Timna, Timnah or Timnath may refer to:
Timnath-heres or Timnath-serah, later Thamna, was the town given by the Israelites to Joshua according to the Hebrew Bible. He requested it and the people gave it to him "at the order of the Lord". He built up the town and lived in it.
Timnath or Timnah was a Philistine city in Canaan that is mentioned in the Hebrew Bible in Judges 14 and in connection with Samson. Modern archaeologists identify the ancient site with a tell lying on a flat, alluvial plain, located in the Sorek Valley ca. 7 kilometres (4.3 mi) north-west of Beit Shemesh, near moshav Tal Shahar in Israel, known in Hebrew as Tel Batash or Teluliot Batashi (plural), and in Arabic as Tell Butashi or Teleilat Batashi (plural). The site is not to be confused with the southern copper-smelting site of Timna in the Arabah near Eilat.
The Timna Valley is located in southern Israel in the southwestern Arava/Arabah, approximately 30 kilometres (19 mi) north of the Gulf of Aqaba and the city of Eilat. The area is rich in copper ore and has been mined since the 5th millennium BCE. There is controversy whether the mines were active during the biblical united Kingdom of Israel and its second ruler, King Solomon.
Ayta ash Shab is a village located in southern Lebanon, about 1 km northeast of the Israeli border.
Khirbet Qeiyafa is the site of an ancient fortress city overlooking the Elah Valley and dated to the first half of the 10th century BCE. The ruins of the fortress were uncovered in 2007, near the Israeli city of Beit Shemesh, 30 km (20 mi) from Jerusalem. It covers nearly 2.5 ha and is encircled by a 700-meter-long (2,300 ft) city wall constructed of stones weighing up to eight tons each. Excavations at site continued in subsequent years. A number of archaeologists, mainly Yosef Garfinkel and Saar Ganor, have claimed that it might be the biblical city of Sha'arayim, because of the two gates discovered on the site, or Neta'im and that the large building at the center is an administrative building dating to the reign of King David, where he might have lodged at some point. This is based on their conclusions that the site dates to the early Iron IIA, ca. 1025–975 BCE, a range which includes the biblical date for the Kingdom of David. Others suggest it might represent either a North Israelite, Philistine or Canaanite fortress, a claim rejected by the archaeological team that excavated the site. The team's conclusion that Khirbet Qeiyafa was a fortress of King David has been criticised.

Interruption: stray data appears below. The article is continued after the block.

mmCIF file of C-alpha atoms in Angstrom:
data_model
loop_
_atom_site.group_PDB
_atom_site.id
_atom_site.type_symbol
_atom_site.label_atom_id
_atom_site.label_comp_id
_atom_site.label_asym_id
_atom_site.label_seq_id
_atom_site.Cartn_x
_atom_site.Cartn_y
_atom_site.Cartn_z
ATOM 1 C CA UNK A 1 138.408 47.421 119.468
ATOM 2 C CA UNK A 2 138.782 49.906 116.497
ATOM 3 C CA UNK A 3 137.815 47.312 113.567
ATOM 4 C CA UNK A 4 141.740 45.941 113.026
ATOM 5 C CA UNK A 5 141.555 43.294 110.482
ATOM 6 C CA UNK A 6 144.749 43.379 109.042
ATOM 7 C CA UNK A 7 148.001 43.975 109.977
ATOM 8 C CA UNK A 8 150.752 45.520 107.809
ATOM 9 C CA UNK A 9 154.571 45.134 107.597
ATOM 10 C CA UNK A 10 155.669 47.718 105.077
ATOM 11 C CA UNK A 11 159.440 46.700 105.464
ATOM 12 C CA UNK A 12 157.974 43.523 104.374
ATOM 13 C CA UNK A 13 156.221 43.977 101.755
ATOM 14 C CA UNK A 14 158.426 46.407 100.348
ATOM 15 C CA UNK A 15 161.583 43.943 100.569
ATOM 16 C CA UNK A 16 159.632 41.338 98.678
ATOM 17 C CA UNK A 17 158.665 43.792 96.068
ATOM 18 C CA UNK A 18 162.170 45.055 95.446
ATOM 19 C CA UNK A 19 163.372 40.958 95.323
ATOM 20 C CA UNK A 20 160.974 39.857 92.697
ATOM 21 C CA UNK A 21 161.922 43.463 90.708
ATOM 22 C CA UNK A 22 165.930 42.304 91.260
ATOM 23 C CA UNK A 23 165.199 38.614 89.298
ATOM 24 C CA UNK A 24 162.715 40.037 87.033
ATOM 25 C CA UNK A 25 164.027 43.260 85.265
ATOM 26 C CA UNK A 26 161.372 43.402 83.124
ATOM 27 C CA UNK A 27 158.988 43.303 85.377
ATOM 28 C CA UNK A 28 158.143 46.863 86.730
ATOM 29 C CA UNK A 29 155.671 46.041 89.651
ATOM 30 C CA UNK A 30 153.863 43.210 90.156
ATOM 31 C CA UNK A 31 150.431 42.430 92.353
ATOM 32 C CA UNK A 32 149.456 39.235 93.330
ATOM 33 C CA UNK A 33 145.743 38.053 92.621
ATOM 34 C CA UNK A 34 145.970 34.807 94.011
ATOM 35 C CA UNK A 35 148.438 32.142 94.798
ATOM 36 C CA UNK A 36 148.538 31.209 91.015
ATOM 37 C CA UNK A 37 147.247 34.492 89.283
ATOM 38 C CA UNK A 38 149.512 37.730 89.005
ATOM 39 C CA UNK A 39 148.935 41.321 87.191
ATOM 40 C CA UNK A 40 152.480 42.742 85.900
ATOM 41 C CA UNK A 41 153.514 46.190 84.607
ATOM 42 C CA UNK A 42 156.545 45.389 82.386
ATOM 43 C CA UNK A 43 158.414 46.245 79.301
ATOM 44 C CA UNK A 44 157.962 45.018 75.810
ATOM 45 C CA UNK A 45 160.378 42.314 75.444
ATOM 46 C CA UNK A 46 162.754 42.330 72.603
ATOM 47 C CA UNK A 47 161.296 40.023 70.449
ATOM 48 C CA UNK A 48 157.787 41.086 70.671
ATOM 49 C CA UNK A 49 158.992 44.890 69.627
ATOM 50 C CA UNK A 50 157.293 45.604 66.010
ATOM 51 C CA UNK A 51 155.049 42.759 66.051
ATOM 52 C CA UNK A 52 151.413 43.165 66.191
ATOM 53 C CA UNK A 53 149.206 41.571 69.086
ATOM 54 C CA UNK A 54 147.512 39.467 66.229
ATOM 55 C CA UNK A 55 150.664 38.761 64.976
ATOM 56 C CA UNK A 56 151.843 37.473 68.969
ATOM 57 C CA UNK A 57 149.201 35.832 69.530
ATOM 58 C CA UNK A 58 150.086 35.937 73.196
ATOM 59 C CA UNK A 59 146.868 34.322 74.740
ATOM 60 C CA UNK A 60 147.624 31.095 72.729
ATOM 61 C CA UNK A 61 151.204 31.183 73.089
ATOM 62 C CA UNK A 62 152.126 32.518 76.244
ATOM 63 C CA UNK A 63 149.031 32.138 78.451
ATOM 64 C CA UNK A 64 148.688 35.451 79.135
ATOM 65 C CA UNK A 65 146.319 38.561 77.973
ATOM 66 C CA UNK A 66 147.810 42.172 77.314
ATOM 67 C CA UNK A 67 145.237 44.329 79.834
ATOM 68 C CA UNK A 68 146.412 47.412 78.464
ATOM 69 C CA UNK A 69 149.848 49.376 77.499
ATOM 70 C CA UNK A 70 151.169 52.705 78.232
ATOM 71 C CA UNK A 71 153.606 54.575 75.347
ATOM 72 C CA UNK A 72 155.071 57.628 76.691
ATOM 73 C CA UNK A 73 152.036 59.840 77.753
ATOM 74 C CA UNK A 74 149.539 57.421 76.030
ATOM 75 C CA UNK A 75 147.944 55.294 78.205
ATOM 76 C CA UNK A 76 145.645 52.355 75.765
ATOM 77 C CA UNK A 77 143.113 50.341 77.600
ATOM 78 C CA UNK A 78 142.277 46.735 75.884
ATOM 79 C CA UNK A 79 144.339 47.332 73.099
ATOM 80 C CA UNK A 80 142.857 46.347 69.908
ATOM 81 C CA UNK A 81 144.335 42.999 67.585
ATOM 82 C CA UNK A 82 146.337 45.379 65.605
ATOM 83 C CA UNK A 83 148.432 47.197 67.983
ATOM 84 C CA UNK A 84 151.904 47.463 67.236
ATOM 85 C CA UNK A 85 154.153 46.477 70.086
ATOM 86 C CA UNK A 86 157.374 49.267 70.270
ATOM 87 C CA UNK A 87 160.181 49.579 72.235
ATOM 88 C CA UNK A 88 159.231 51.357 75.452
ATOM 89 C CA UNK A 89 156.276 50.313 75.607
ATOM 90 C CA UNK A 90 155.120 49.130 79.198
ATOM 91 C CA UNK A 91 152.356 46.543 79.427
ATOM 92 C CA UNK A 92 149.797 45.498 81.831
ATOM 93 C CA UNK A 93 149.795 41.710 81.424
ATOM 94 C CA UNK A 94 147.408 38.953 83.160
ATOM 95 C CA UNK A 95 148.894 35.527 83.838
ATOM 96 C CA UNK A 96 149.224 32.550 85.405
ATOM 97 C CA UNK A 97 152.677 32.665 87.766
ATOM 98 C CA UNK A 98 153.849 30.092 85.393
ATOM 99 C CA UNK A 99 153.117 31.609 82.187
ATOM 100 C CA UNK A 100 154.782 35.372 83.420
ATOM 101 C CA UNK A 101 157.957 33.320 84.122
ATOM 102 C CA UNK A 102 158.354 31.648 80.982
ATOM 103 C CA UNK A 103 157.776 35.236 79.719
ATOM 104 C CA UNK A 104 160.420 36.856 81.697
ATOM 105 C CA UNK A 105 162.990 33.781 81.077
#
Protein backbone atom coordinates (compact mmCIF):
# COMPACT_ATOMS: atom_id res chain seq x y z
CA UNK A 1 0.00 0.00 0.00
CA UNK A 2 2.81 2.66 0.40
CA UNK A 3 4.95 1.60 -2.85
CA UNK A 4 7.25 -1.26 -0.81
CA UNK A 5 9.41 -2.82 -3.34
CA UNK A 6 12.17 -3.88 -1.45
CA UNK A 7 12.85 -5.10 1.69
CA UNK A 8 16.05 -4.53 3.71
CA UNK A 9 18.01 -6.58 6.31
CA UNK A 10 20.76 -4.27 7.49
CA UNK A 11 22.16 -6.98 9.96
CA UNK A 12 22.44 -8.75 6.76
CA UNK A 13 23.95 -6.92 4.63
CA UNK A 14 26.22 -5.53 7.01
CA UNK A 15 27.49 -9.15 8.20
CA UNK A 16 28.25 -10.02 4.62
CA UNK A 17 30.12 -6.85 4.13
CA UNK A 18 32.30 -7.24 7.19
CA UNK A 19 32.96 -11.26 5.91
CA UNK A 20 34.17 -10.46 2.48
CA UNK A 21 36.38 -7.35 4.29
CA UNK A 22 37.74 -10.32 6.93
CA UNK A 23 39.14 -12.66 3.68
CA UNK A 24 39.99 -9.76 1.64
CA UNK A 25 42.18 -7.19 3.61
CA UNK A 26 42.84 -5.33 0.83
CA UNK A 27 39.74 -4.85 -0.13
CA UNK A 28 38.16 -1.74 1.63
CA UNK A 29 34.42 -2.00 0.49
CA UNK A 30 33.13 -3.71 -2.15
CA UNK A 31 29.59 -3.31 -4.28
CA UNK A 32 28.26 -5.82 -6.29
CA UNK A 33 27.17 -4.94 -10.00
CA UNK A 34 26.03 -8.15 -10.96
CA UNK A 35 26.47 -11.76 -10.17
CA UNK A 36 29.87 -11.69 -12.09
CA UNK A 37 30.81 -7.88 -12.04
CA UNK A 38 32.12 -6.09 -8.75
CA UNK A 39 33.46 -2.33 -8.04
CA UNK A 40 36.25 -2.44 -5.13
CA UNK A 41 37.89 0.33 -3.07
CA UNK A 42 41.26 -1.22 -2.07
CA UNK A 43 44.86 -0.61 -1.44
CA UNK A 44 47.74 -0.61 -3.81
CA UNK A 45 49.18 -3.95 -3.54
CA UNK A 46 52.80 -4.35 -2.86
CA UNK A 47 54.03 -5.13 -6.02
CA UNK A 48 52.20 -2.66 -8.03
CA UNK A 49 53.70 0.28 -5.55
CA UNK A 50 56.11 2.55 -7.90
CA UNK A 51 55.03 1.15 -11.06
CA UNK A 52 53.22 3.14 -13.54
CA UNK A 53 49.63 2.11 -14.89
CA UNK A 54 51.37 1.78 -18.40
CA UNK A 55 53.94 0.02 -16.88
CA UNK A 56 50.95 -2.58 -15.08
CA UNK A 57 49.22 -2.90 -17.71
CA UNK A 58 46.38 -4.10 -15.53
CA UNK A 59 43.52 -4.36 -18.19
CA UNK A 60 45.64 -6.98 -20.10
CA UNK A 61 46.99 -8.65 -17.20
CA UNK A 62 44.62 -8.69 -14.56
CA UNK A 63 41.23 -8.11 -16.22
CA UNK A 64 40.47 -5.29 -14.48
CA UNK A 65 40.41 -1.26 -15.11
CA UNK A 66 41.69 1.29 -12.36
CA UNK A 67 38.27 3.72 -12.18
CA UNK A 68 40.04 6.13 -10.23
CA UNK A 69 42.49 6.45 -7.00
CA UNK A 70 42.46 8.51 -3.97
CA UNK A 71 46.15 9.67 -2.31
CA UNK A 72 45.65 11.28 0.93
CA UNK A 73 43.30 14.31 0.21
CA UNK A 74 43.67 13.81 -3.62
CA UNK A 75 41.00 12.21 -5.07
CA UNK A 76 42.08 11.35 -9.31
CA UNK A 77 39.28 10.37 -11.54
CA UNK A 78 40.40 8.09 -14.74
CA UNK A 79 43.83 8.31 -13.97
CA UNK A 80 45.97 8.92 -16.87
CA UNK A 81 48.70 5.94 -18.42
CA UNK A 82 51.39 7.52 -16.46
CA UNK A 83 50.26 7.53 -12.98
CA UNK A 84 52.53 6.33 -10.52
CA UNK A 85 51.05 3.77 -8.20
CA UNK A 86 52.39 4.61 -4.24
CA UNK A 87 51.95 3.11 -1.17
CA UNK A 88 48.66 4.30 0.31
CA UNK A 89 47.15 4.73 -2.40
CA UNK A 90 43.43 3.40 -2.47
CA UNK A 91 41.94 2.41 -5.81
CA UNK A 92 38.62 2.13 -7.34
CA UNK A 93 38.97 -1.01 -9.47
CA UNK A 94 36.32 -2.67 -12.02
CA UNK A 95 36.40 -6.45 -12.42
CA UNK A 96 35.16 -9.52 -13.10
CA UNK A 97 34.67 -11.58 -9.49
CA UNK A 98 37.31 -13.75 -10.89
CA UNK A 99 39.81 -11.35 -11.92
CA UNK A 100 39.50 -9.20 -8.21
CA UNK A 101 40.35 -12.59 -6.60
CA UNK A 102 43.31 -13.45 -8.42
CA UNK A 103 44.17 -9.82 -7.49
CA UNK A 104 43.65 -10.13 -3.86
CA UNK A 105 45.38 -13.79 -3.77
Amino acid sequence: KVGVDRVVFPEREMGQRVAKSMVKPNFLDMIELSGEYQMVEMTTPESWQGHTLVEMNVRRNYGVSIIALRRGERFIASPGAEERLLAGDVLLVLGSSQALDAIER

Kherbet Selm is a village in southern Lebanon.
Khirbet Abu Falah is a Palestinian village in the Ramallah and al-Bireh Governorate, located 26 kilometers (16 mi) north of Ramallah in the central West Bank. According to the Palestinian Central Bureau of Statistics (PCBS), the village had a population of 4,237 in the 2007 census.
Khirbet al-Deir, or Khirbet ed-Deir, is a Palestinian village located 10 kilometres (6.2 mi) southwest of Bethlehem, and 15 kilometres (9.3 mi) northwest of Hebron. The town is in the Hebron Governorate of central West Bank. According to the 2007 Palestinian Central Bureau of Statistics (PCBS) Census, the village had a population of 264 people.